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Palestinian factions vow to detain Islamist militant as Ain al-Hilweh clashes subside

April 11, 2017 3:11 P.M. (Updated: April 11, 2017 7:15 P.M.)
BETHLEHEM (Ma'an) -- Palestinian factions met in the southern Lebanese city of Saida on Tuesday morning, in an effort to end deadly clashes that have devastated the nearby Palestinian refugee camp of Ain al-Hilweh in recent weeks.

The meeting came after Lebanon’s National News Agency (NNA) reported that Bilal Badr -- a hardline Islamist militant with alleged links to al-Qaeda who has been based in the camp’s al-Tira neighborhood -- and his group had lost control of the perimeter of their stronghold in al-Tira, and that they had fled when a Palestinian joint security force deployed in the area.

The clashes have killed at least eight people and injured scores, including a four-year-old child, in the past two weeks.

The NNA stated that a meeting was held on Tuesday at the Fatah party headquarters in Saida between the joint Palestinian force deployed in Ain al-Hilweh and Islamist Palestinian groups, in an effort to address the ongoing conflict with militants led by Badr.

Fatah movement Secretary-General in Lebanon Fathi Abu al-Aradat was quoted by Lebanese news sites as saying that the faction representatives had agreed Badr’s armed group should be disbanded once and for all.

Al-Aradat added that the factions had agreed to deploy the joint security forces, which include fighters from Fatah and the Popular Front for the Liberation of Palestine - General Command, in al-Tira so as to maintain order and protect residents and their property.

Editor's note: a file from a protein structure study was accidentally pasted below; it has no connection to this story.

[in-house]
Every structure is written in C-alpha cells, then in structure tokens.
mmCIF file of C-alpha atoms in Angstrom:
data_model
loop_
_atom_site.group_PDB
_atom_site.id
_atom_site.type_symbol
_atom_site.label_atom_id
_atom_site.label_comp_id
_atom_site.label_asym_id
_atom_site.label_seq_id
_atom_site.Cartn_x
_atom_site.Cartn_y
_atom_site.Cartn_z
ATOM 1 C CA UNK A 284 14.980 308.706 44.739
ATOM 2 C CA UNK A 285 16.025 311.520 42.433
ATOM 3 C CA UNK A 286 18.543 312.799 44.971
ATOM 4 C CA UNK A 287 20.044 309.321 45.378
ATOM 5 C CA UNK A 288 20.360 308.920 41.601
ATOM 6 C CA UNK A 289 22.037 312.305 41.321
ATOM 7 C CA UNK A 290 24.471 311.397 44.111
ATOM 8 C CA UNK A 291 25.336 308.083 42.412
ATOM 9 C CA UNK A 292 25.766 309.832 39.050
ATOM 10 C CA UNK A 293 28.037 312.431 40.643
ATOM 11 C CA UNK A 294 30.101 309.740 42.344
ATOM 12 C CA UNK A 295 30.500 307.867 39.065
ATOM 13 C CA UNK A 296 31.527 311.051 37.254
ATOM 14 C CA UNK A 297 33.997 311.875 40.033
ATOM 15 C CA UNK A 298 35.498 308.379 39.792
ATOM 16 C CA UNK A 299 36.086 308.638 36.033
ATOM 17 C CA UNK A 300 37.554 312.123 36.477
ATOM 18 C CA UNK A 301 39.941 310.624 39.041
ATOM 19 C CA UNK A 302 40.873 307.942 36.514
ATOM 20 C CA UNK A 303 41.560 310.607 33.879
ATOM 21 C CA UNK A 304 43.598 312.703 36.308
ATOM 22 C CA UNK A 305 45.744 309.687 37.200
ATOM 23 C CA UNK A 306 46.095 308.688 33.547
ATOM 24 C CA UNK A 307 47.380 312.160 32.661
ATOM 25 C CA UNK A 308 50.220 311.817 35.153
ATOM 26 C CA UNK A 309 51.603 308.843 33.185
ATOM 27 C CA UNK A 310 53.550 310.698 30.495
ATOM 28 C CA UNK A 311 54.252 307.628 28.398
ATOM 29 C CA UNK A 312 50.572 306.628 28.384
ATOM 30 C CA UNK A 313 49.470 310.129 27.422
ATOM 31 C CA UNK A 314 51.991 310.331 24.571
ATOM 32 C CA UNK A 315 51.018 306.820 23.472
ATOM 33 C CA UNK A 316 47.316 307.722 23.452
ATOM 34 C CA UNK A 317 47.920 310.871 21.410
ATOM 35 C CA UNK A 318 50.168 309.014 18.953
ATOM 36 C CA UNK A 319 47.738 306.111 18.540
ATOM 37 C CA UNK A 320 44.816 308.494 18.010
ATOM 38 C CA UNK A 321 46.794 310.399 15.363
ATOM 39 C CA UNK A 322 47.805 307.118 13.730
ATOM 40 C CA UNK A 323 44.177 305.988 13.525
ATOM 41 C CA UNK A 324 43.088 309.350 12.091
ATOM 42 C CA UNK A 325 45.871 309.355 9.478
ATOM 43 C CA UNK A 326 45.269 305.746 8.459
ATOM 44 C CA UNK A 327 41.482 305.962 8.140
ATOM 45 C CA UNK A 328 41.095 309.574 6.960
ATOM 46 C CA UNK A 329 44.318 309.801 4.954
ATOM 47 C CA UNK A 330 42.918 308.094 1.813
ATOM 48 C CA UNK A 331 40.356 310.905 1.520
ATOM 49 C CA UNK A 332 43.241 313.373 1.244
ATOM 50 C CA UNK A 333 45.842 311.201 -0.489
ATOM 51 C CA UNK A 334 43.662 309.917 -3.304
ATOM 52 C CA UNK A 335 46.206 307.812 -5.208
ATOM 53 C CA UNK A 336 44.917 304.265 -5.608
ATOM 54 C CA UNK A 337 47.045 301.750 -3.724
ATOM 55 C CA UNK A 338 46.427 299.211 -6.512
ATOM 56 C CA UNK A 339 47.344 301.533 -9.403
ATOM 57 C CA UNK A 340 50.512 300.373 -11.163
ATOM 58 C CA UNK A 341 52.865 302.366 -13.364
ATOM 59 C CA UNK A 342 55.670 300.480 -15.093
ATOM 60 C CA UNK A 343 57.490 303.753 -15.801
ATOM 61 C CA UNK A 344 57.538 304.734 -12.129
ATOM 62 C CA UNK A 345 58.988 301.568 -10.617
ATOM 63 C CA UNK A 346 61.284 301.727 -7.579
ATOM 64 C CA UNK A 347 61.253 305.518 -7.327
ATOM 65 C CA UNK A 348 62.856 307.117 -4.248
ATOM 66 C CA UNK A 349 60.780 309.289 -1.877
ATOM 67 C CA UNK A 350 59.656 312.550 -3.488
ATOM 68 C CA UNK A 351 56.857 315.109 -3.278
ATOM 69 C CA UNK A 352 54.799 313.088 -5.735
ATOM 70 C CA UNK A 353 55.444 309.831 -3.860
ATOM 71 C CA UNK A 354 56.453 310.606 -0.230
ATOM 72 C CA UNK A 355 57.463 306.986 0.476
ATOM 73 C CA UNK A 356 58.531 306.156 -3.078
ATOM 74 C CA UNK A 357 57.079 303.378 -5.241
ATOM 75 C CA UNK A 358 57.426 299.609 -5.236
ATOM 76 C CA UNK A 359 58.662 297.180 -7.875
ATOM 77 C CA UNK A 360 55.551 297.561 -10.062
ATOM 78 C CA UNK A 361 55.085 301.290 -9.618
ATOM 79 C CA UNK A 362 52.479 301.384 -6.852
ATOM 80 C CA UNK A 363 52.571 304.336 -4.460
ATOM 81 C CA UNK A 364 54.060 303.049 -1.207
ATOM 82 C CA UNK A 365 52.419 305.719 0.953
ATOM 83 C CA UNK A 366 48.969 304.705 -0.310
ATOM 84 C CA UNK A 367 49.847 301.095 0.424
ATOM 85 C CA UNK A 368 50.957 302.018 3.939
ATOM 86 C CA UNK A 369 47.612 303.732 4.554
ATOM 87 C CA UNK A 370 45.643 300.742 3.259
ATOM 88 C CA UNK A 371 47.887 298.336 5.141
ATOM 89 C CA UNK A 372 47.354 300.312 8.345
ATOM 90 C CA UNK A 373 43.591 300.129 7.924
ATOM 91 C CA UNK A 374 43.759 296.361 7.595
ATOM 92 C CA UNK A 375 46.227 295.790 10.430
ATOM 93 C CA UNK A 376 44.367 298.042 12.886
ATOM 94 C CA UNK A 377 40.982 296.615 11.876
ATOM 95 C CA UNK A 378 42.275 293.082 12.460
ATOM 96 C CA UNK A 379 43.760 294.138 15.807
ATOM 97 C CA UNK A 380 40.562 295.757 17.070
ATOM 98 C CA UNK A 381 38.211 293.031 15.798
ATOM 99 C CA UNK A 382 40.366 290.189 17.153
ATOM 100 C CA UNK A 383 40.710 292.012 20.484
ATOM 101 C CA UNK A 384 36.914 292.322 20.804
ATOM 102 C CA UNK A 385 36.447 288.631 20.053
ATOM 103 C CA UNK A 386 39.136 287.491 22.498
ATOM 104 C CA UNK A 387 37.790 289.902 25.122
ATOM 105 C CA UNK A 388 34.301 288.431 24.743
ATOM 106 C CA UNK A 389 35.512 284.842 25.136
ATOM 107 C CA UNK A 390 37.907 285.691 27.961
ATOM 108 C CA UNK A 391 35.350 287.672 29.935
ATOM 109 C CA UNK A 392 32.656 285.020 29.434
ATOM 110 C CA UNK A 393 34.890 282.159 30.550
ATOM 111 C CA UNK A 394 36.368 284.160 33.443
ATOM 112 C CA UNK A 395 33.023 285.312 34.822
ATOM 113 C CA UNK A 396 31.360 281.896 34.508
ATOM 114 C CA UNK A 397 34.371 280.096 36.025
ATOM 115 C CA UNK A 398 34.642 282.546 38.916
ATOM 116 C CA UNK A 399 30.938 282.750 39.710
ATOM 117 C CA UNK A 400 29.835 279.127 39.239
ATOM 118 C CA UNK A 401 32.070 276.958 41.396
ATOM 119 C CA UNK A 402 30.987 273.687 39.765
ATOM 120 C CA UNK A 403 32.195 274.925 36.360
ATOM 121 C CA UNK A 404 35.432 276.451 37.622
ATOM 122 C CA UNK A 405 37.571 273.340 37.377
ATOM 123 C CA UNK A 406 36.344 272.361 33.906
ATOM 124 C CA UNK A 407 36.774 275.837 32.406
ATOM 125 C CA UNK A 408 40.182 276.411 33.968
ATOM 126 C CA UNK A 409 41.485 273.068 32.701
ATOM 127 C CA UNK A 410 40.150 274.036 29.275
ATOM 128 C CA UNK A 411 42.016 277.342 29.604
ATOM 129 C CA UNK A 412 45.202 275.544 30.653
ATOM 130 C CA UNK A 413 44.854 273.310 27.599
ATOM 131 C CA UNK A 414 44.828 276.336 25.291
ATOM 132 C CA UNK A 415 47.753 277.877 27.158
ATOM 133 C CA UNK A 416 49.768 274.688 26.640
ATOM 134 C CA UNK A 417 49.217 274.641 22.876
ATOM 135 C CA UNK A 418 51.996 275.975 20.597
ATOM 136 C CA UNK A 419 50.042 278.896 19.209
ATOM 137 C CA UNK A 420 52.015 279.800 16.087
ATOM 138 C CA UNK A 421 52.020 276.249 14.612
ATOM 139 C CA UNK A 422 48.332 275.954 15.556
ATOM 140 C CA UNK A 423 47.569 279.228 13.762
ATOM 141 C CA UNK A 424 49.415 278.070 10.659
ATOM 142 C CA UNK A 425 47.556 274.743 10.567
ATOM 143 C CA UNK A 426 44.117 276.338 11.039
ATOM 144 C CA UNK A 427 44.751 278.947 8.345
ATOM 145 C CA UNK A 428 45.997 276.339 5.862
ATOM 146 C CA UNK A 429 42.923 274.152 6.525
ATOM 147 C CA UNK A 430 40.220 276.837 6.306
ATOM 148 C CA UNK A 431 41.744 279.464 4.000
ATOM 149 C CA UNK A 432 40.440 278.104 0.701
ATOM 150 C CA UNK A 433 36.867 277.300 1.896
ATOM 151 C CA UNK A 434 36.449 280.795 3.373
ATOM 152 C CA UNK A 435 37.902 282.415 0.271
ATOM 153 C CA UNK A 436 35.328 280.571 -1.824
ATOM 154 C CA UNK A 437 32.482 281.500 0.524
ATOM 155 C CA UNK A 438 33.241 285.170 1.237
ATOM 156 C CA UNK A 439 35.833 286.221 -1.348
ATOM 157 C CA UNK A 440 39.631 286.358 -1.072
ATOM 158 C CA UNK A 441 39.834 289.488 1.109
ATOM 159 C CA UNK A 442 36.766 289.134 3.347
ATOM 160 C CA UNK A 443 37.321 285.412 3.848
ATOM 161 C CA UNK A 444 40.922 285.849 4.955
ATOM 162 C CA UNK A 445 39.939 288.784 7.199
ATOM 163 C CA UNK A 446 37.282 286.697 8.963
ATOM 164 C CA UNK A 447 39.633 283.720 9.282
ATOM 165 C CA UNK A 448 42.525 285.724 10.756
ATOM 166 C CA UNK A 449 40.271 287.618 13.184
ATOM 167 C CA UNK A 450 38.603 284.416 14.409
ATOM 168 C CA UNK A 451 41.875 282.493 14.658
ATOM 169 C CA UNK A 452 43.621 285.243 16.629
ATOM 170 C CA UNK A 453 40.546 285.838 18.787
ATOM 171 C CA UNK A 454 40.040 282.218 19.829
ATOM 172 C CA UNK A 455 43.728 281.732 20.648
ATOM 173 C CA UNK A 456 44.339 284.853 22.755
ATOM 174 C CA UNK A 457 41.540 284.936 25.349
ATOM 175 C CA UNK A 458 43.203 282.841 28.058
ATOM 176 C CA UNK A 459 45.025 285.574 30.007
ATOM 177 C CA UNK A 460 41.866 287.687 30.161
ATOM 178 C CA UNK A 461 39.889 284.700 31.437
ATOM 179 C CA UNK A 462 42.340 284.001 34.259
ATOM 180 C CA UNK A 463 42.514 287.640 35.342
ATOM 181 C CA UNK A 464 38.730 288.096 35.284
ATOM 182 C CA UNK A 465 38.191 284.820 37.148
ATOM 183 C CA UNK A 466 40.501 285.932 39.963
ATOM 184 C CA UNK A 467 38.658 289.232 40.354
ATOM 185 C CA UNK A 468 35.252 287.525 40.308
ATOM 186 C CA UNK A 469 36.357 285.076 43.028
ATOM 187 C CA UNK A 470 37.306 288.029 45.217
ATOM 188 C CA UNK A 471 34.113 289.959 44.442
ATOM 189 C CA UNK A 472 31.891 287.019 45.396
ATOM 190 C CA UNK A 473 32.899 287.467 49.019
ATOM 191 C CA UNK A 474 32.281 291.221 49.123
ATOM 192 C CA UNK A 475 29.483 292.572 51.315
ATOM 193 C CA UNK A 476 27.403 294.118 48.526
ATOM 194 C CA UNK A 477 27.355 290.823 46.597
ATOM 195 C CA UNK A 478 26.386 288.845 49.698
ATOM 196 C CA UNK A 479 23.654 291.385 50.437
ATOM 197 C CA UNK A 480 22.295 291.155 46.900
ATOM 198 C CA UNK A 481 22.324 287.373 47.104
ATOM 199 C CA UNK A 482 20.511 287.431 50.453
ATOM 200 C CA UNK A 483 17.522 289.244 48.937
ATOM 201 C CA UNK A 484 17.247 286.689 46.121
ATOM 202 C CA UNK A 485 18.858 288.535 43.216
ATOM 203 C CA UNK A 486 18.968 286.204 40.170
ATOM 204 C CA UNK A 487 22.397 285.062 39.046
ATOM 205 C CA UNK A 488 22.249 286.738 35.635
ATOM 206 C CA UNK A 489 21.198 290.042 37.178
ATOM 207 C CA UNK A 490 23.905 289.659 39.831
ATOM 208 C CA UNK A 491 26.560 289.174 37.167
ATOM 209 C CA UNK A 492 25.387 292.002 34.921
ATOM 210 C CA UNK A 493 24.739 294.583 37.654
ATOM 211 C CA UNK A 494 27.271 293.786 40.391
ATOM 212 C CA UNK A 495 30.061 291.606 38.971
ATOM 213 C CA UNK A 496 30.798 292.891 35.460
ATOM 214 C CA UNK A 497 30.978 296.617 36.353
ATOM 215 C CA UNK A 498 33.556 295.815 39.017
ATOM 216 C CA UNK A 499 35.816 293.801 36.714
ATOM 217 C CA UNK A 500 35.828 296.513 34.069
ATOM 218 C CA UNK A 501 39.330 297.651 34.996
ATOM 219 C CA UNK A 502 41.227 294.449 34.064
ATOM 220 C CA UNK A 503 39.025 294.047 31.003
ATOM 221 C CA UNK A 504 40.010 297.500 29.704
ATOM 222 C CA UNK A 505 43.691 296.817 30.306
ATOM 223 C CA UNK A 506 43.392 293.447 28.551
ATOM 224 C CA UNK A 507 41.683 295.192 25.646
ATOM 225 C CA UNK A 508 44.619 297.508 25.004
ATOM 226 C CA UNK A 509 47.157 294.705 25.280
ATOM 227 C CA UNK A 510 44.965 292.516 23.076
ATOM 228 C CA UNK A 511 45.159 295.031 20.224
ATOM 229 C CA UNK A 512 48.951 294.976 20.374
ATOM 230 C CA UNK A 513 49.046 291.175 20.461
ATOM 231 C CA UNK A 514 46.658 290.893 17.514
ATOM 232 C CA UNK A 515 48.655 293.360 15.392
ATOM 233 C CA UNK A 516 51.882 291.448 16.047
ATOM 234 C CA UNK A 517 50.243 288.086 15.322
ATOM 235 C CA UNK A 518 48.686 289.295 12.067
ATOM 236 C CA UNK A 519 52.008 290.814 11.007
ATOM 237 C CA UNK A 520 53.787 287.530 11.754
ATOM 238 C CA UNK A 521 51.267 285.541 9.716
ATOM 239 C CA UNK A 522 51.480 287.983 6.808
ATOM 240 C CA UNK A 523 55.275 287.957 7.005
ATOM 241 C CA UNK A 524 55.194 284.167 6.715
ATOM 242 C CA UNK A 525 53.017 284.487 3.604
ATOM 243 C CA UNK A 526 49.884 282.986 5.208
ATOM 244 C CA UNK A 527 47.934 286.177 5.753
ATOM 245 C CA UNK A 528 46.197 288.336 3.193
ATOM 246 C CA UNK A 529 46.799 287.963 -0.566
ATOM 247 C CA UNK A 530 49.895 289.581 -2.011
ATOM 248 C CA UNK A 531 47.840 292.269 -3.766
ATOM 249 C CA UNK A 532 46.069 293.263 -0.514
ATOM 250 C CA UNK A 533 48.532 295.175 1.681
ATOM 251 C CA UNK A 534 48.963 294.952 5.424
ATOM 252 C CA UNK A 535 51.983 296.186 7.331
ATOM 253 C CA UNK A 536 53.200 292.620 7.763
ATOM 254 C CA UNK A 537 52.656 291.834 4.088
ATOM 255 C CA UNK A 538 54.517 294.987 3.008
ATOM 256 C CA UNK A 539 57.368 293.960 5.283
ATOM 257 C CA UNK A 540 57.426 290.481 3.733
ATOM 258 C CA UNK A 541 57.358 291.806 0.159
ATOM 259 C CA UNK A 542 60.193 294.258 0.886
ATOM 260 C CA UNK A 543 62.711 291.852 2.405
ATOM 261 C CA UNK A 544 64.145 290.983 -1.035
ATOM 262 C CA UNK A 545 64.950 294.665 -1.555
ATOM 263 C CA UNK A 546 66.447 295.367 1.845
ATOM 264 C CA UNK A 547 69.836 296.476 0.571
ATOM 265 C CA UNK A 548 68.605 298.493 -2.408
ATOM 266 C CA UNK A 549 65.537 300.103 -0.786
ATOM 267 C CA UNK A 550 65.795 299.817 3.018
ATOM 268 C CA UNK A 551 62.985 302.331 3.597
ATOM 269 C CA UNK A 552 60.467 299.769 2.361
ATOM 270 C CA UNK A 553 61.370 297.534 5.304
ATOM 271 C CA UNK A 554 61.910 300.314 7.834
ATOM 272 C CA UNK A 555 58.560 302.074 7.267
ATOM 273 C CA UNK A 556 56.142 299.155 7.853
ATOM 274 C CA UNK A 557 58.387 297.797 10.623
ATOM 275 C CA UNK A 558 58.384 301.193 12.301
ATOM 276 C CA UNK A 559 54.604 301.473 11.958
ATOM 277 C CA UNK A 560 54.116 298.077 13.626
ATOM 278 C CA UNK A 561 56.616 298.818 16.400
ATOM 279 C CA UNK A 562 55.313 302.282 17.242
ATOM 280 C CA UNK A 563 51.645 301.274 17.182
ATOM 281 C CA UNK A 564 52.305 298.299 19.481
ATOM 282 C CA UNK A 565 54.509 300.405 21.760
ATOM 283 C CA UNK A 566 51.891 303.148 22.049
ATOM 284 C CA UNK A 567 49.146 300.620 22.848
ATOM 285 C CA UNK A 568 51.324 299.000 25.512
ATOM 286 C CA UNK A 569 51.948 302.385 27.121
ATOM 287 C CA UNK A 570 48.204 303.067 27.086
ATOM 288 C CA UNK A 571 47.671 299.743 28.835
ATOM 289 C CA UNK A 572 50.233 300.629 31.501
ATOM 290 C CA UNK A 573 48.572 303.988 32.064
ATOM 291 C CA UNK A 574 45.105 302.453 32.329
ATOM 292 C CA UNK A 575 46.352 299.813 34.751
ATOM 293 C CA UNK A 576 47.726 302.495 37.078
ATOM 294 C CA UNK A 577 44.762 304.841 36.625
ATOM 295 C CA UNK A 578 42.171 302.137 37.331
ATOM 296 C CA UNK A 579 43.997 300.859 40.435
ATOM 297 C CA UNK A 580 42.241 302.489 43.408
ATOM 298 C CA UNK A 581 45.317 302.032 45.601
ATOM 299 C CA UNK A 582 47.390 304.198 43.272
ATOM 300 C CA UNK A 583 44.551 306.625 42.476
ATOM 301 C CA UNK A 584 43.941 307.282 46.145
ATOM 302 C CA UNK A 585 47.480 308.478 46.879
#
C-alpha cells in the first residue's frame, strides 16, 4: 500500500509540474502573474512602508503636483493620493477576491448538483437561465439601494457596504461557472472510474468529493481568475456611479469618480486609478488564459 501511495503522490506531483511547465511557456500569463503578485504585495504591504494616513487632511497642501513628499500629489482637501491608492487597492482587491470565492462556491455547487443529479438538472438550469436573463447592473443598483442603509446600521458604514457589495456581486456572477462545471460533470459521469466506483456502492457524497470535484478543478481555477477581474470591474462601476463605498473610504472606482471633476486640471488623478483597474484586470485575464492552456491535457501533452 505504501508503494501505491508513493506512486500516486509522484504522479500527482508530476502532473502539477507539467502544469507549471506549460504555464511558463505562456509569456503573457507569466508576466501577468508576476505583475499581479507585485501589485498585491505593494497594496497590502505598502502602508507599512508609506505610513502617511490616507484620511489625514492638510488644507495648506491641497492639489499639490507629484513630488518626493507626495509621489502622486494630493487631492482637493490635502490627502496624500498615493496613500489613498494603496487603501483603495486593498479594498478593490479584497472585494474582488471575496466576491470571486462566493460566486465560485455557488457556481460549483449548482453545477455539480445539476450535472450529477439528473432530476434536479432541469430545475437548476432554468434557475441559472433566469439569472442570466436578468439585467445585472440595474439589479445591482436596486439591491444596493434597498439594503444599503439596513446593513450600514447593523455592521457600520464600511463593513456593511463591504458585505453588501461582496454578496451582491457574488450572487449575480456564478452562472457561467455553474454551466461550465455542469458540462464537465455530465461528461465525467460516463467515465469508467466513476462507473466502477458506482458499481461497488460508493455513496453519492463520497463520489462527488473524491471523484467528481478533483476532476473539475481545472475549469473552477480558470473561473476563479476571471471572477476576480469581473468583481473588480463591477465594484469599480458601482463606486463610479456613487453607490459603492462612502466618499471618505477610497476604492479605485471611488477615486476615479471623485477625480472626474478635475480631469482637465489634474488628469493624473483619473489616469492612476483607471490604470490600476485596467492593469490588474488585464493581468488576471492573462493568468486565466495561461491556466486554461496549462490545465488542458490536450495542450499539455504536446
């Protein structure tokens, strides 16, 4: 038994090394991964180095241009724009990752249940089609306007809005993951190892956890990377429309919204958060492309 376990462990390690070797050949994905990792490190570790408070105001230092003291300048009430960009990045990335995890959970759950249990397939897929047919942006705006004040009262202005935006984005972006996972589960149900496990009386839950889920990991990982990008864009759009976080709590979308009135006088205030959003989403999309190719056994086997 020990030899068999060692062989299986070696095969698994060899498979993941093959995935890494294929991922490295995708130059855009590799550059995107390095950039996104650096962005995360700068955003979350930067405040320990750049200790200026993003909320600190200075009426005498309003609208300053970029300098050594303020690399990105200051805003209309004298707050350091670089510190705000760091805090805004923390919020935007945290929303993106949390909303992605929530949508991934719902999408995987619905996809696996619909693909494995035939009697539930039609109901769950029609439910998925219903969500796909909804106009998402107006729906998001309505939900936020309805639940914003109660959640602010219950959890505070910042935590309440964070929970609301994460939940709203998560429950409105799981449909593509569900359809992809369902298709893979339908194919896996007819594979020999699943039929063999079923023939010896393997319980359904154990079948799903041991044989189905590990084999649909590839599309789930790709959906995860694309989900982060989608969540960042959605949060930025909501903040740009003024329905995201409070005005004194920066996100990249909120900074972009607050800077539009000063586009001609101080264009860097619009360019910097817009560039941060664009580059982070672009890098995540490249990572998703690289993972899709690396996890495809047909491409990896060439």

"If he does not turn himself in, Bilal Badr will be considered a fugitive and the joint force will arrest him and hand him over to the Lebanese state," the news outlets quoted al-Aradat as saying.

Al-Mayadeen news channel reported on Monday that Palestinian Islamist forces in Ain al-Hilweh called for an end to the "Bilal Badr phenomenon" and for gunmen who attacked the joint Palestinian security forces to be turned in.

Meanwhile, local journalist Zaher Abu Hamada told Ma’an that quiet prevailed in Ain al-Hilweh on Tuesday morning, with Badr and his gunmen laying low after losing ground in the refugee camp.

On Monday evening, the NNA reported that clashes were ongoing but had mostly subsided, after stray bullets hit the governmental hospital in Saida and injured at least one person trying to flee Ain al-Hilweh in separate incidents.

The recent clashes have come as the latest episode in ongoing armed violence in Ain al-Hilweh that have left numerous Palestinians dead in recent months.

Badr and his followers are among a number of armed militants who have evaded Lebanese security forces and hidden in Palestinian refugee camps, whom PLO factions have long sought to expel from the camp.

The violence has been strongly condemned by UNICEF and UNRWA, the UN agency responsible for providing services to some five million Palestinian refugees, with UNRWA being forced to suspend its operations in the camp in a number of cases.

The largest and most crowded refugee camp in Lebanon, Ain al-Hilweh is home to some 54,116 registered refugees who fled their villages during the establishment of the state of Israel in 1948, according to the UN.

However, the population has significantly increased since 2011 as a result of the Syrian war, as Palestinians have been displaced a second time from refugee camps across Syria, with development nonprofit organization Anera estimating the camp's population to be closer to 120,000.

According to UNRWA, Ain al-Hilweh suffers from high rates of poverty and poor housing conditions, which have been further stressed as a result of overcrowding in recent years.
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